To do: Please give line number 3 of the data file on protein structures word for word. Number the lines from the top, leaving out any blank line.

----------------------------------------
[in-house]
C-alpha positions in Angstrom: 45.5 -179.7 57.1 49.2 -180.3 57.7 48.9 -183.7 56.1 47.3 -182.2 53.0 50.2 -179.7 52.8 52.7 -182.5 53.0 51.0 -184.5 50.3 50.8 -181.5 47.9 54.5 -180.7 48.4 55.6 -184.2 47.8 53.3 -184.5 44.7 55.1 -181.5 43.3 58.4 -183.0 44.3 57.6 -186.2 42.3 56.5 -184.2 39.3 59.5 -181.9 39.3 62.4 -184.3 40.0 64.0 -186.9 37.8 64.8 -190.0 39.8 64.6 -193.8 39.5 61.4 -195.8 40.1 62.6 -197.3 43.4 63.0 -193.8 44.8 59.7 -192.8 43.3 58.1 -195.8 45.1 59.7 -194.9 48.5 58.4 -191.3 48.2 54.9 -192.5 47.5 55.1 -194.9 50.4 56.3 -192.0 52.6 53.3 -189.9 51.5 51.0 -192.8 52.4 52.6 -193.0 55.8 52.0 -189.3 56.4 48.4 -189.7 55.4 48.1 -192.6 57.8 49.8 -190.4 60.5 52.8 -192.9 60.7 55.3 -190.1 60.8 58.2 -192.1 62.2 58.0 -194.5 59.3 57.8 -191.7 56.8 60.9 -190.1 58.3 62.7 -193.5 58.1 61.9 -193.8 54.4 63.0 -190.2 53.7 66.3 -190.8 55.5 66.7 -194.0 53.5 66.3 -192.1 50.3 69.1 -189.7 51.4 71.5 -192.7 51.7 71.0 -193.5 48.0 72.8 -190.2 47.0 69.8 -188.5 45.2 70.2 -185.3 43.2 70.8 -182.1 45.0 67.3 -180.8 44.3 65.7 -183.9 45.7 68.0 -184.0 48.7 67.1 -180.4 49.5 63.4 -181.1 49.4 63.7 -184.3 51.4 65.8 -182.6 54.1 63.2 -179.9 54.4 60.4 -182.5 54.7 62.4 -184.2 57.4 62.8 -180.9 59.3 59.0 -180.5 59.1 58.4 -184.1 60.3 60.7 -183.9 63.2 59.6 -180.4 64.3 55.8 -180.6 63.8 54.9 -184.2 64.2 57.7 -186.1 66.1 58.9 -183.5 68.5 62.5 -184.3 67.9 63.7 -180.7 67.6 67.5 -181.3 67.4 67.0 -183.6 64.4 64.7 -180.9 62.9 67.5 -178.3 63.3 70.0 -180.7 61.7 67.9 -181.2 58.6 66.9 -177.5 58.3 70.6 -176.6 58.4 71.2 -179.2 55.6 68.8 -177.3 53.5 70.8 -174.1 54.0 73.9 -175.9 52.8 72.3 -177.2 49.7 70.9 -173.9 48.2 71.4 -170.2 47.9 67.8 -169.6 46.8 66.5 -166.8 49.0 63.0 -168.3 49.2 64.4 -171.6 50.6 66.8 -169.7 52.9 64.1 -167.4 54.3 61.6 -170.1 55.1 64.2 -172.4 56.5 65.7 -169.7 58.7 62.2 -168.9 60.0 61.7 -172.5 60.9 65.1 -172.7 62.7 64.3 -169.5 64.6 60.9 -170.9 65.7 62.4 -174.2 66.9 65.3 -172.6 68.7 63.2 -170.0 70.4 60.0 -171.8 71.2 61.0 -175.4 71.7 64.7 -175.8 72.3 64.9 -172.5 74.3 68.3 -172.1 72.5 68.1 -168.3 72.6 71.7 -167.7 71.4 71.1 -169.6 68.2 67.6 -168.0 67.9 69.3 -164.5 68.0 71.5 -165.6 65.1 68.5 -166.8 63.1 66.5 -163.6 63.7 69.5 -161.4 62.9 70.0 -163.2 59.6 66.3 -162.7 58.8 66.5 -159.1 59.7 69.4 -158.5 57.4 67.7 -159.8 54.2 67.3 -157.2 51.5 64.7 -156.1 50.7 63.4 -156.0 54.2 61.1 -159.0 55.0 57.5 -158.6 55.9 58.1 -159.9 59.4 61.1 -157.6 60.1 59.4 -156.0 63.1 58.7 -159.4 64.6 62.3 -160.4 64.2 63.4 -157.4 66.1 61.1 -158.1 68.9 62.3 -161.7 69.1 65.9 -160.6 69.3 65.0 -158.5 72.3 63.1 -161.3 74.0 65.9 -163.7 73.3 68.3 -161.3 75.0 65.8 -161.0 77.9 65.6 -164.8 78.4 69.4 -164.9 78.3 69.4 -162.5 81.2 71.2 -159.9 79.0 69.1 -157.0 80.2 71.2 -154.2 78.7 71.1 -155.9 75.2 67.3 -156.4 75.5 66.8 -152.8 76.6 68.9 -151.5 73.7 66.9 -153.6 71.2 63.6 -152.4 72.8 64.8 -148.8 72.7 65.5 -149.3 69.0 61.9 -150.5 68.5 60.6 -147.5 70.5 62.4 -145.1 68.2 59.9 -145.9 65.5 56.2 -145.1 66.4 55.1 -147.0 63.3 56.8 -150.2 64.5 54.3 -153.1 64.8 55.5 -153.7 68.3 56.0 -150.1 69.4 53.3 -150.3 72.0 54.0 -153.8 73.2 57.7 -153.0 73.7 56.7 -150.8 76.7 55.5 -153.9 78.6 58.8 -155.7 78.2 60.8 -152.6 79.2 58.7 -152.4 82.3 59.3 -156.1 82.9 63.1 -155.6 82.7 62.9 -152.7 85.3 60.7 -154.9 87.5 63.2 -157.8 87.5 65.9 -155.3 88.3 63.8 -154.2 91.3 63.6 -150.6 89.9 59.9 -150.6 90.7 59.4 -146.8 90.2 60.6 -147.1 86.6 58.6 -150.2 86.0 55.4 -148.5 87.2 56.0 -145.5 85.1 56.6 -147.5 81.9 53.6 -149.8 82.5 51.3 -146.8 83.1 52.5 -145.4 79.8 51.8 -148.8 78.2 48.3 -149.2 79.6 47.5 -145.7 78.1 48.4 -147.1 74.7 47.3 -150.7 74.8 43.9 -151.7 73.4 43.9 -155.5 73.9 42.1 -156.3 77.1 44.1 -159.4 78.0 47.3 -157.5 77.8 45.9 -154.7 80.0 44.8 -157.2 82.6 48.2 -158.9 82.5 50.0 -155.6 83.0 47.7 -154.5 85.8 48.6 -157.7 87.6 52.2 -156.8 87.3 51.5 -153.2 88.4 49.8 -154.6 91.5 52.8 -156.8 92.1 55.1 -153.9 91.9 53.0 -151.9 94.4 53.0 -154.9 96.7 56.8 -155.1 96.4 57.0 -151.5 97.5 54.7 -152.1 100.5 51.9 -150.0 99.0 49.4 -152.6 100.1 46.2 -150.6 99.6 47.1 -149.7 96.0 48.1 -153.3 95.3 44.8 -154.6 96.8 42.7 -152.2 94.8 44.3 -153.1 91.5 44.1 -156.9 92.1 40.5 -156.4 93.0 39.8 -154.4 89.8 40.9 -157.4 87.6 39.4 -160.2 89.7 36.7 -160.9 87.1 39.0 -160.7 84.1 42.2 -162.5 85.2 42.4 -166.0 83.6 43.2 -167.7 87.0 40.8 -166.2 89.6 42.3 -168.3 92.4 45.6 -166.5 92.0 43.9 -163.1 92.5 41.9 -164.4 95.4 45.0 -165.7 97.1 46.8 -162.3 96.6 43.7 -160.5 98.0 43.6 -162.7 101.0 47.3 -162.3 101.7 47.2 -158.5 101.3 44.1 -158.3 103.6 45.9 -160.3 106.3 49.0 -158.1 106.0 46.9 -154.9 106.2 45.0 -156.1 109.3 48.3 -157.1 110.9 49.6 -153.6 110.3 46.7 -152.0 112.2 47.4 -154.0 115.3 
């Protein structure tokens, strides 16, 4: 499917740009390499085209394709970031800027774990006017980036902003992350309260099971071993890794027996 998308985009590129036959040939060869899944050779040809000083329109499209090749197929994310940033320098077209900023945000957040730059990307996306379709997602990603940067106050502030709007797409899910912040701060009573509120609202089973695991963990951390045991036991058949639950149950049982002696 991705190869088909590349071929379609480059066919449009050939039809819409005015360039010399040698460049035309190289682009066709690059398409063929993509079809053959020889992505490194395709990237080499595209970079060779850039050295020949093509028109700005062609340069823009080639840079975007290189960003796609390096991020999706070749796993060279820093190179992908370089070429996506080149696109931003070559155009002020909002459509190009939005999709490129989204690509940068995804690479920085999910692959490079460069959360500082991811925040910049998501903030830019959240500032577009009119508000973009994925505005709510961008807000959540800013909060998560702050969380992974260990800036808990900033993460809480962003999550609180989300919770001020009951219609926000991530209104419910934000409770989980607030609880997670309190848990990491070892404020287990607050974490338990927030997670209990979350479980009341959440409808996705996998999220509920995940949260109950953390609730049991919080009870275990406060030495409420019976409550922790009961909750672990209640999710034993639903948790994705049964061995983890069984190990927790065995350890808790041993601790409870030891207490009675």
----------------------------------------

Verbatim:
């Protein structure tokens, strides 16, 4: 499917740009390499085209394709970031800027774990006017980036902003992350309260099971071993890794027996 998308985009590129036959040939060869899944050779040809000083329109499209090749197929994310940033320098077209900023945000957040730059990307996306379709997602990603940067106050502030709007797409899910912040701060009573509120609202089973695991963990951390045991036991058949639950149950049982002696 991705190869088909590349071929379609480059066919449009050939039809819409005015360039010399040698460049035309190289682009066709690059398409063929993509079809053959020889992505490194395709990237080499595209970079060779850039050295020949093509028109700005062609340069823009080639840079975007290189960003796609390096991020999706070749796993060279820093190179992908370089070429996506080149696109931003070559155009002020909002459509190009939005999709490129989204690509940068995804690479920085999910692959490079460069959360500082991811925040910049998501903030830019959240500032577009009119508000973009994925505005709510961008807000959540800013909060998560702050969380992974260990800036808990900033993460809480962003999550609180989300919770001020009951219609926000991530209104419910934000409770989980607030609880997670309190848990990491070892404020287990607050974490338990927030997670209990979350479980009341959440409808996705996998999220509920995940949260109950953390609730049991919080009870275990406060030495409420019976409550922790009961909750672990209640999710034993639903948790994705049964061995983890069984190990927790065995350890808790041993601790409870030891207490009675």